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Filtering by Tag: Ikiru (To Live)

"Now Listen to Me..."

Just some thoughts on current happenings:

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Capturing a Golden Moment #14: Ikiru

In this series I'd like to present some exceptional scenes inspired by cinema's most gifted artists of yesteryear.

 

Ikiru (1952)

Director: Akira Kurosawa

Scene: "The Finale"

 

*Note: My approach to describing the following scene will be different than the preceding entries in this series. The dramatic effect of Ikiru's final moments is not as self contained as its predecessors and is cumulative in nature, relying on the narrative strength of what has come beforehand. I would therefore request that these moments be respectfully observed by those who have seen the entire film. Otherwise it would be like reading only the last pages of a literary masterpiece. Please pardon my reverential attitude here, but I consider this film to be cinema's finest, most spiritually profound work of art.  

This final scene concerns one of the office workers. After expressing silent outrage at his bureaucratic colleagues returning to their former ineffectiveness, he's stared down by his superior and reluctantly retreats behind a mountain of paperwork. At the end of the day he looks down from an overpass at some children joyfully using the playground his deceased former colleague Watanabe, with great effort and perseverance, created. (Previously celebrating his glorious accomplishment, Watanabe sat on the playground's swing in the night's freezing cold, singing a most poignant song). Two children abandon the swing, the seats of which are empty; the shot is held there as they gently sway back and forth. The song's tune is heard on the soundtrack. Is this meant as a symbolic invitation for us to fill the empty spaces and become "creators" ourselves? The figure stares down at the park before finally walking off. As he walks across the bridge from above, notice how the filmmakers ingeniously capture him if only for a few seconds, in a pyramid shape of the swing structure, the chains of which can still be seen swaying. And as he walks out of this framing device and then leaves the scene completely, is he representative of time that passes regardless of how we choose to live our lives, suggesting the fleeting nature of man’s opportunity to give unto others? Watanabe is gone but his creation, his spiritual inspiration, endures. Its meaning however, and perhaps more importantly what will be done about it, is left up to us.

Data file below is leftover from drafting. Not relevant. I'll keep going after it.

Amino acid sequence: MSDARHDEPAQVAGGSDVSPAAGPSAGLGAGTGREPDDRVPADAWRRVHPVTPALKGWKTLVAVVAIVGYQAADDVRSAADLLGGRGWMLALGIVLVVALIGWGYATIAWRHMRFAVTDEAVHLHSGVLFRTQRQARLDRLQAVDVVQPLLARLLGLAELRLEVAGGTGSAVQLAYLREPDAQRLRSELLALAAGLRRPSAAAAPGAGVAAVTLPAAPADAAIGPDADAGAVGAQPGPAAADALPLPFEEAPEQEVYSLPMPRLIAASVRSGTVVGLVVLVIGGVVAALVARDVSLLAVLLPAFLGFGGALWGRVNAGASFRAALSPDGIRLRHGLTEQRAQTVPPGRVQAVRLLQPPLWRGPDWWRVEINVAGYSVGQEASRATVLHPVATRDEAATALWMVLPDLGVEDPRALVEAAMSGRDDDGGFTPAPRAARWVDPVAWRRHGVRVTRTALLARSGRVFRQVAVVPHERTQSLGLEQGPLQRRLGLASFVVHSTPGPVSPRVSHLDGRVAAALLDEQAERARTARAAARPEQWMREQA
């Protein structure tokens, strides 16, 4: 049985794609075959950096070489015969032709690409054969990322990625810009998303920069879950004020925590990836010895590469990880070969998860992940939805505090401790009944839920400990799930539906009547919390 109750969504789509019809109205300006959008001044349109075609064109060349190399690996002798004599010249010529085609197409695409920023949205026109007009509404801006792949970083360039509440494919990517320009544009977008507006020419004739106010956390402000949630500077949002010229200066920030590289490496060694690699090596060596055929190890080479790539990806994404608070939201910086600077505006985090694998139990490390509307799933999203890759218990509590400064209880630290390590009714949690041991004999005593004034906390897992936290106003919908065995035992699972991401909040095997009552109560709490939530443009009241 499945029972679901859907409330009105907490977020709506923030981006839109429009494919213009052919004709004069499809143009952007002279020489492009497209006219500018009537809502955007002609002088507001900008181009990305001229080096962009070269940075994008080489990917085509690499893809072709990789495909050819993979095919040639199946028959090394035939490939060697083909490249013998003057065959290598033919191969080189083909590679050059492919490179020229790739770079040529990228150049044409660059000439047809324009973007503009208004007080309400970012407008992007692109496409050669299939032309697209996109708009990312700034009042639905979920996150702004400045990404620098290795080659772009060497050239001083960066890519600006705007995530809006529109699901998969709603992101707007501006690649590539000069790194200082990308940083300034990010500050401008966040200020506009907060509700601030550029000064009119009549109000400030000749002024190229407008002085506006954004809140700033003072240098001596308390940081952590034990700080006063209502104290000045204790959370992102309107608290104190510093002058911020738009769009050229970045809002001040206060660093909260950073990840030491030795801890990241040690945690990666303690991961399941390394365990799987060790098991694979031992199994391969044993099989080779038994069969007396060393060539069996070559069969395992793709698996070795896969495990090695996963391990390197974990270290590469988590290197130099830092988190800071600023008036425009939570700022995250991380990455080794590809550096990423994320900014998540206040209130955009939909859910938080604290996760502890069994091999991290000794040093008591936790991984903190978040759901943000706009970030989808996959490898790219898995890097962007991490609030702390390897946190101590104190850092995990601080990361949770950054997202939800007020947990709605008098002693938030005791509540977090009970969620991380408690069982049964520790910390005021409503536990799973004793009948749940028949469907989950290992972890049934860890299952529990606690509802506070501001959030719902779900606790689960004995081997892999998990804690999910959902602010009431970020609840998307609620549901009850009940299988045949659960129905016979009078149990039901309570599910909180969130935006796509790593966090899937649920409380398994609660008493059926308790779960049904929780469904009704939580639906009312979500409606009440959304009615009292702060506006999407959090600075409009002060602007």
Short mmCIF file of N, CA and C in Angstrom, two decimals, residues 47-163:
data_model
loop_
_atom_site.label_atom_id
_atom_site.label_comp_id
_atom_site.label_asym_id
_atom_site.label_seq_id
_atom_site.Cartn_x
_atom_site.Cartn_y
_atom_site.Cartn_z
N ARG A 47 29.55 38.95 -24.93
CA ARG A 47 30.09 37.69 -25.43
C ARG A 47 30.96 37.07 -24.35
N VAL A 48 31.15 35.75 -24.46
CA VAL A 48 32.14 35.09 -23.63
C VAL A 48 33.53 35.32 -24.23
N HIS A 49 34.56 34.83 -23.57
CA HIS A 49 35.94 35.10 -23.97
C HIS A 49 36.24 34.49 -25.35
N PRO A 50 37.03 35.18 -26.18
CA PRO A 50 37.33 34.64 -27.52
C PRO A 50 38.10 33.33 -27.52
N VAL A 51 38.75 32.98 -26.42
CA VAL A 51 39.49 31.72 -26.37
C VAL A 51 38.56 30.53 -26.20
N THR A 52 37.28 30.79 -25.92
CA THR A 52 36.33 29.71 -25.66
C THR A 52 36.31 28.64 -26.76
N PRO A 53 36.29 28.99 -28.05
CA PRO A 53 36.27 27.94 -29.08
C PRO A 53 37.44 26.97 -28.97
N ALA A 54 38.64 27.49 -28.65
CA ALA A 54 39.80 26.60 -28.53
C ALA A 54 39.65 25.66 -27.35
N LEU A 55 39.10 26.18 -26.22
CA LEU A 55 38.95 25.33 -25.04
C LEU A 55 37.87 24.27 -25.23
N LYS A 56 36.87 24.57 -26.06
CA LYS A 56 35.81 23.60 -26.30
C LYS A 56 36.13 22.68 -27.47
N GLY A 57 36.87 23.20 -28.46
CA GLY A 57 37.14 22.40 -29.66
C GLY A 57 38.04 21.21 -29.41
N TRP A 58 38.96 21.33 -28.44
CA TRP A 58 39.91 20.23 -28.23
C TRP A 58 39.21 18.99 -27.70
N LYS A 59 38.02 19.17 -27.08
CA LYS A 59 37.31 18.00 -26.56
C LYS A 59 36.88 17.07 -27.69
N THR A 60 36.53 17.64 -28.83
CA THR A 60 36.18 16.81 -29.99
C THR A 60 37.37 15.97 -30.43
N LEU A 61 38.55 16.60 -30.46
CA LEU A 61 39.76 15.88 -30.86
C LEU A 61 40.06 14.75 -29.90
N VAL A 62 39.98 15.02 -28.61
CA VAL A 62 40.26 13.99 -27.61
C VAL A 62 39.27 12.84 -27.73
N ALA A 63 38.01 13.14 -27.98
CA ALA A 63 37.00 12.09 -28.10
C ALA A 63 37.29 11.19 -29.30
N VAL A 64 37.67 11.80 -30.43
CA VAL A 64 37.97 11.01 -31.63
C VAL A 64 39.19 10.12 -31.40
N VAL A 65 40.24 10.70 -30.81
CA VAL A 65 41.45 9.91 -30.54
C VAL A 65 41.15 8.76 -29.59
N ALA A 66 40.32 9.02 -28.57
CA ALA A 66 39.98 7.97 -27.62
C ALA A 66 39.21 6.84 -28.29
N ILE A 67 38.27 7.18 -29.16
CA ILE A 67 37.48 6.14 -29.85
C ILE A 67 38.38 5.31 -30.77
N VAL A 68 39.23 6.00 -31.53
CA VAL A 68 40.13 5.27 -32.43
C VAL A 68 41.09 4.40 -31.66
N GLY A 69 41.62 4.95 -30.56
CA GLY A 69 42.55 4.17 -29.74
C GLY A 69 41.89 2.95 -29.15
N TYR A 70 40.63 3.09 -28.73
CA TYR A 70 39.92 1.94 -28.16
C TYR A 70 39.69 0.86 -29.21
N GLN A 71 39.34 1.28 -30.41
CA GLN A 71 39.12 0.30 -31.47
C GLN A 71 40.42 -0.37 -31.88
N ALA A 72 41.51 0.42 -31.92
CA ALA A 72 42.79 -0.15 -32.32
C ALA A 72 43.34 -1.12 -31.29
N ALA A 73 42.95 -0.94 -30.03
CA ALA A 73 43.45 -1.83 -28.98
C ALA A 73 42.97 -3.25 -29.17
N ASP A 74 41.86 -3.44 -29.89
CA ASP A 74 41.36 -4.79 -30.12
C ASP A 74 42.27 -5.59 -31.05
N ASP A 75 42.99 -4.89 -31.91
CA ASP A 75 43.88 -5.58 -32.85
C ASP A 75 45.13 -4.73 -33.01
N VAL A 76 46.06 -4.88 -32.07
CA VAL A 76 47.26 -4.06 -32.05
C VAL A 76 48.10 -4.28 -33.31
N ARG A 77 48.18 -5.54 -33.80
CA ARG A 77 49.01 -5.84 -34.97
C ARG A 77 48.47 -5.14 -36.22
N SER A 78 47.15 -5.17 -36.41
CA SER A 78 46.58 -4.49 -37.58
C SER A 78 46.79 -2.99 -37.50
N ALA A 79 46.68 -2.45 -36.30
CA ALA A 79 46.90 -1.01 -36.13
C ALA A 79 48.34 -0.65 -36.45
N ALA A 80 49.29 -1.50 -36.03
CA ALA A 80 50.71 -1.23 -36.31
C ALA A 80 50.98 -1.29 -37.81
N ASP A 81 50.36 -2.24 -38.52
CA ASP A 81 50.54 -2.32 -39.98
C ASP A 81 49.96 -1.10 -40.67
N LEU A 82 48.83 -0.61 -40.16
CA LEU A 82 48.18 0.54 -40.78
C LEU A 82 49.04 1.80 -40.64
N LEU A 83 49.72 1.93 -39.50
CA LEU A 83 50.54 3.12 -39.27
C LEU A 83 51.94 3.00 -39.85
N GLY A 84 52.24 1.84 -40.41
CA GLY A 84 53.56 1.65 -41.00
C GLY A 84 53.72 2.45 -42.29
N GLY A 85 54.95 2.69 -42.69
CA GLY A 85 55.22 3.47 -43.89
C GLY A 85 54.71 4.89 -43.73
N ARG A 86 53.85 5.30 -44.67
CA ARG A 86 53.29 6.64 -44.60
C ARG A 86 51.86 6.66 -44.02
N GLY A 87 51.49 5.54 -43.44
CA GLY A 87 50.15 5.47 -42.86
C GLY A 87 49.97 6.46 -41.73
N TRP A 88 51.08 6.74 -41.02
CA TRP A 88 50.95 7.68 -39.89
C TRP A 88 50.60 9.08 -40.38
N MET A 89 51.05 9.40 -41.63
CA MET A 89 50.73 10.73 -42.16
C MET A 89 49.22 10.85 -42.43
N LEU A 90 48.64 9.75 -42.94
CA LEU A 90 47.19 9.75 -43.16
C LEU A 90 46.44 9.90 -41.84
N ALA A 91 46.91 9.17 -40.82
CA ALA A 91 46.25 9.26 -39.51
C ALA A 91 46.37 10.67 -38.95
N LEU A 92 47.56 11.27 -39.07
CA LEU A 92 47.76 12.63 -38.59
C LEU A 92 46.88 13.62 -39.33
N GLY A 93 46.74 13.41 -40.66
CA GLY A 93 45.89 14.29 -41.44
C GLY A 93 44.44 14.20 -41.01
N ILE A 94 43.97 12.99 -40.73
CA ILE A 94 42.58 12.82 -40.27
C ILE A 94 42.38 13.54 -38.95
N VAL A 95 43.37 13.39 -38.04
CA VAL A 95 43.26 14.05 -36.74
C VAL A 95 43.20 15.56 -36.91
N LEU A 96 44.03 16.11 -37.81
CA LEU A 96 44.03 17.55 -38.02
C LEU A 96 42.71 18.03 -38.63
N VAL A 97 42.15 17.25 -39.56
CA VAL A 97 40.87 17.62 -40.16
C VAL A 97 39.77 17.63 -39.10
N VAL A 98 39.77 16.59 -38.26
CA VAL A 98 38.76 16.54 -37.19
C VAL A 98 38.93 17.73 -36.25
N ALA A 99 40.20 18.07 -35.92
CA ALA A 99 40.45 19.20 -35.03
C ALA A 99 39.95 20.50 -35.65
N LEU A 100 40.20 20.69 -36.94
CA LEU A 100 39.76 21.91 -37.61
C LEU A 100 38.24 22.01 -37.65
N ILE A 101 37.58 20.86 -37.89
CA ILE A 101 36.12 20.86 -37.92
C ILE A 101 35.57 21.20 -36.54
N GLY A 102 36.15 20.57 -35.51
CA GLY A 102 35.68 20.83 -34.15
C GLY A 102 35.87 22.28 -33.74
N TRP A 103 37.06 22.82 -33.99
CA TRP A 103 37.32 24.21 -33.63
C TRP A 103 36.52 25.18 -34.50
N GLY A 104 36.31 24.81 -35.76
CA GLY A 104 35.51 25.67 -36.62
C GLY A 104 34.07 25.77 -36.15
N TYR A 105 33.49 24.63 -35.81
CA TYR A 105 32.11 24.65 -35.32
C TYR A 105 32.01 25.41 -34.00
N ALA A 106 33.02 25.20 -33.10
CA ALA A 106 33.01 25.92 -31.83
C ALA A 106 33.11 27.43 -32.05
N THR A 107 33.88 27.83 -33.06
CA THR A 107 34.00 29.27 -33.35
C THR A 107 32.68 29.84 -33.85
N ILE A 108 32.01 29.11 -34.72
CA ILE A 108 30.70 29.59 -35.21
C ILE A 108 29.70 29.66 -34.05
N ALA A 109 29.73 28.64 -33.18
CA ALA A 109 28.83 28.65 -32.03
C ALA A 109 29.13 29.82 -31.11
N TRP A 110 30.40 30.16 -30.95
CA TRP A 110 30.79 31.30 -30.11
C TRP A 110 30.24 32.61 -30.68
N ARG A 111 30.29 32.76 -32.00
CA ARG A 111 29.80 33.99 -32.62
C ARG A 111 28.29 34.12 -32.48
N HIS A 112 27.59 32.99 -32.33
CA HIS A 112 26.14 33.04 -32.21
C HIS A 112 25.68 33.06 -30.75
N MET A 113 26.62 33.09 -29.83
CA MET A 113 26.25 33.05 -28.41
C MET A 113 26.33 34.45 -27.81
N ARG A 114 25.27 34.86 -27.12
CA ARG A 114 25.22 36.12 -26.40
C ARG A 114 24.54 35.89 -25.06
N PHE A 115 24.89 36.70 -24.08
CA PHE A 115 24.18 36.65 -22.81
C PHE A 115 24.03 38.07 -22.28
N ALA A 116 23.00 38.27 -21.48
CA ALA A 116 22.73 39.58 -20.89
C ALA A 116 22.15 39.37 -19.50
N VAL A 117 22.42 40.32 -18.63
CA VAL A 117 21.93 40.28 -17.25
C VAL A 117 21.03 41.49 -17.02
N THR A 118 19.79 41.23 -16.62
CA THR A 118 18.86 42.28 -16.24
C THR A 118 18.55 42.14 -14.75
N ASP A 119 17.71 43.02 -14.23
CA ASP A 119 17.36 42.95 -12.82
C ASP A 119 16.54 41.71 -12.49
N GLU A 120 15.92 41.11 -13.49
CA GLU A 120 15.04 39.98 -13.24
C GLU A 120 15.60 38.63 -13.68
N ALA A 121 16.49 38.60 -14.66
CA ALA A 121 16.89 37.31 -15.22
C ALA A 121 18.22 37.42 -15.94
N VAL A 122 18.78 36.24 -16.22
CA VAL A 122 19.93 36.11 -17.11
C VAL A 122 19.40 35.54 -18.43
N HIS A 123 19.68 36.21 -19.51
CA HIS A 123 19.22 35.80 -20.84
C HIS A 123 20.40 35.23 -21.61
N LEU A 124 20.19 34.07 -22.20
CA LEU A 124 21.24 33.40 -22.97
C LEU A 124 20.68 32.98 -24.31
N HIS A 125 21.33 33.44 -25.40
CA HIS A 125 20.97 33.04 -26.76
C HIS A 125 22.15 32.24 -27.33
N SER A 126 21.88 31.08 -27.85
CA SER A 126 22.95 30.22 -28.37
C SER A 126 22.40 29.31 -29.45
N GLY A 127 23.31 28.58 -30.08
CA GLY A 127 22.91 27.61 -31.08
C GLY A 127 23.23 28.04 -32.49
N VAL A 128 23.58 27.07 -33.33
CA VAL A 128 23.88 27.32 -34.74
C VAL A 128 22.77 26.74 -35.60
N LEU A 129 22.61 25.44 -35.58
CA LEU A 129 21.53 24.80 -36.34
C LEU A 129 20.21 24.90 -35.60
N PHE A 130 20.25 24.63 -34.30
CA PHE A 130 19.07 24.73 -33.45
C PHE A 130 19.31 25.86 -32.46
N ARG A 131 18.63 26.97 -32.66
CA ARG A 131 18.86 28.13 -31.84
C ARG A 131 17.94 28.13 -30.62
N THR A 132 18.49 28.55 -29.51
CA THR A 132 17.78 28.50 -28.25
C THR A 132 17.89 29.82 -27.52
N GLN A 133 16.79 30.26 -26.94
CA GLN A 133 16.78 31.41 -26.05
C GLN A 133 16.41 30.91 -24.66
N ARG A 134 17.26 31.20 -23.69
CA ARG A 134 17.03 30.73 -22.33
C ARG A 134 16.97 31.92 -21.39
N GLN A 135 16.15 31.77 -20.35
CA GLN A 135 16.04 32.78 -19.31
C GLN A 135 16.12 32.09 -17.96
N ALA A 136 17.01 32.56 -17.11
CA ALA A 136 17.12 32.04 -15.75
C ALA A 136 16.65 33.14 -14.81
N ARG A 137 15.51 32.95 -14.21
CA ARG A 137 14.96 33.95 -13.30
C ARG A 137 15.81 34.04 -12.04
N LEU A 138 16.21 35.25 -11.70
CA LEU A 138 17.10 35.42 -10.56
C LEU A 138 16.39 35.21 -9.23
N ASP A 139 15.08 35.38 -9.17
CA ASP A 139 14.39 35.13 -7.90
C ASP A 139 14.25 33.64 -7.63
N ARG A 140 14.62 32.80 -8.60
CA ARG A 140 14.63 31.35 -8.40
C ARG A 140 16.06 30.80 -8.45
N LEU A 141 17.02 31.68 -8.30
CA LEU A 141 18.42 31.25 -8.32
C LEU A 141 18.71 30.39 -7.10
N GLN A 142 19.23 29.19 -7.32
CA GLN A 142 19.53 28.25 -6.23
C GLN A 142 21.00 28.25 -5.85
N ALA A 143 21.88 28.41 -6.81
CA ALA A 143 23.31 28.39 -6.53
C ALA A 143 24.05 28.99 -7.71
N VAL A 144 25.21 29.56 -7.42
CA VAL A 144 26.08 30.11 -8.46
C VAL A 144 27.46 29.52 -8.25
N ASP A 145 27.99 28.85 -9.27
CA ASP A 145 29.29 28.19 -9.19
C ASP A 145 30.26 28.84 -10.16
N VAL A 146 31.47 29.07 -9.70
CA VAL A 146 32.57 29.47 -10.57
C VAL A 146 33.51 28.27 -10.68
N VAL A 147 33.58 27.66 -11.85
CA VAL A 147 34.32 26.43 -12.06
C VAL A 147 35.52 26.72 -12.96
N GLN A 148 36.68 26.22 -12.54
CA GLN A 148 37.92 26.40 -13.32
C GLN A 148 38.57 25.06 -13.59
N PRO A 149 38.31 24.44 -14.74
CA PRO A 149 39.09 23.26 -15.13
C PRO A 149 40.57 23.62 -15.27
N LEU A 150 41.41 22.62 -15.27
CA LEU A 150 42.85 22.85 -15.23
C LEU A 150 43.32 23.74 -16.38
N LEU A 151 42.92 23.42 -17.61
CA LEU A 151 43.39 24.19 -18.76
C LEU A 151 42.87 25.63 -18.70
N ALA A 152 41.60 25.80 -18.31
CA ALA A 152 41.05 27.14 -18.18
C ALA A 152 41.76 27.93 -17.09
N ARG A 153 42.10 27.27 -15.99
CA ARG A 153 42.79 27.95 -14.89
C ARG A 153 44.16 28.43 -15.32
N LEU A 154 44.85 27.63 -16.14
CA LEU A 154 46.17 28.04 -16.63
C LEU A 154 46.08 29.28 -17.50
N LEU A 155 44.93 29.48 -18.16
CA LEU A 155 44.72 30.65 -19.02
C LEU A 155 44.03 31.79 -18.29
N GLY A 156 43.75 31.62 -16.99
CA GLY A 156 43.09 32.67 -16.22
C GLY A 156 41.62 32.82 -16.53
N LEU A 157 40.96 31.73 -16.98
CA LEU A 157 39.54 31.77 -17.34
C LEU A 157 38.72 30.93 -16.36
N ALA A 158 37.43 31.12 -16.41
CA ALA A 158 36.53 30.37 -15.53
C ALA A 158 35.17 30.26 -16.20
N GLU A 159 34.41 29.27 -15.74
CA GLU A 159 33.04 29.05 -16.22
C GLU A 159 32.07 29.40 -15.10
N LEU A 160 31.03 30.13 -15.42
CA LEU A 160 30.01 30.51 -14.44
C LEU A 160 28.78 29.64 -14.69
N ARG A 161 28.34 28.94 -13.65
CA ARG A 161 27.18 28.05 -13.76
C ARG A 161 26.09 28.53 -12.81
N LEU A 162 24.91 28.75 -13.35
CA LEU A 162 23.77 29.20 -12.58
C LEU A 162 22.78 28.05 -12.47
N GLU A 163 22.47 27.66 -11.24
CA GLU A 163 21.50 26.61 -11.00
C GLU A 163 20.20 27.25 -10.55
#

Ikiru is available on Blu-ray (North America Region A locked) here:

Ikiru (The Criterion Collection) [Blu-ray]
$27.13
Starring Takashi Shimura

It is also available for U.S. download here:

Ikiru
$2.99
Starring Takashi Shimura, Nobuo Kaneko, Kyoko Seki, Makoto Kobori, Kumeko Urabe

Top Ten: World Cinema Treasures

Films on this, the highest level of artistic merit, must contain an extraordinary breadth of insight into the human experience, one that transcends any geographical, cultural or genre limitation. Furthermore, their story's development must appear spontaneous and natural, without apparent signs of its author's manipulation. At the same time, the narrative groundwork must be subtly laid so that an audience can strongly identify with, and feel for the characters' outcome. If the work is abstract in nature, it must enthrall and ignite the viewer's imagination. These motion pictures must not only be supremely crafted but reach deep into the bone marrow of our existence to create an everlasting spiritual experience, not unlike that produced by any of the other arts' greatest achievements.

They are listed in alphabetical order:

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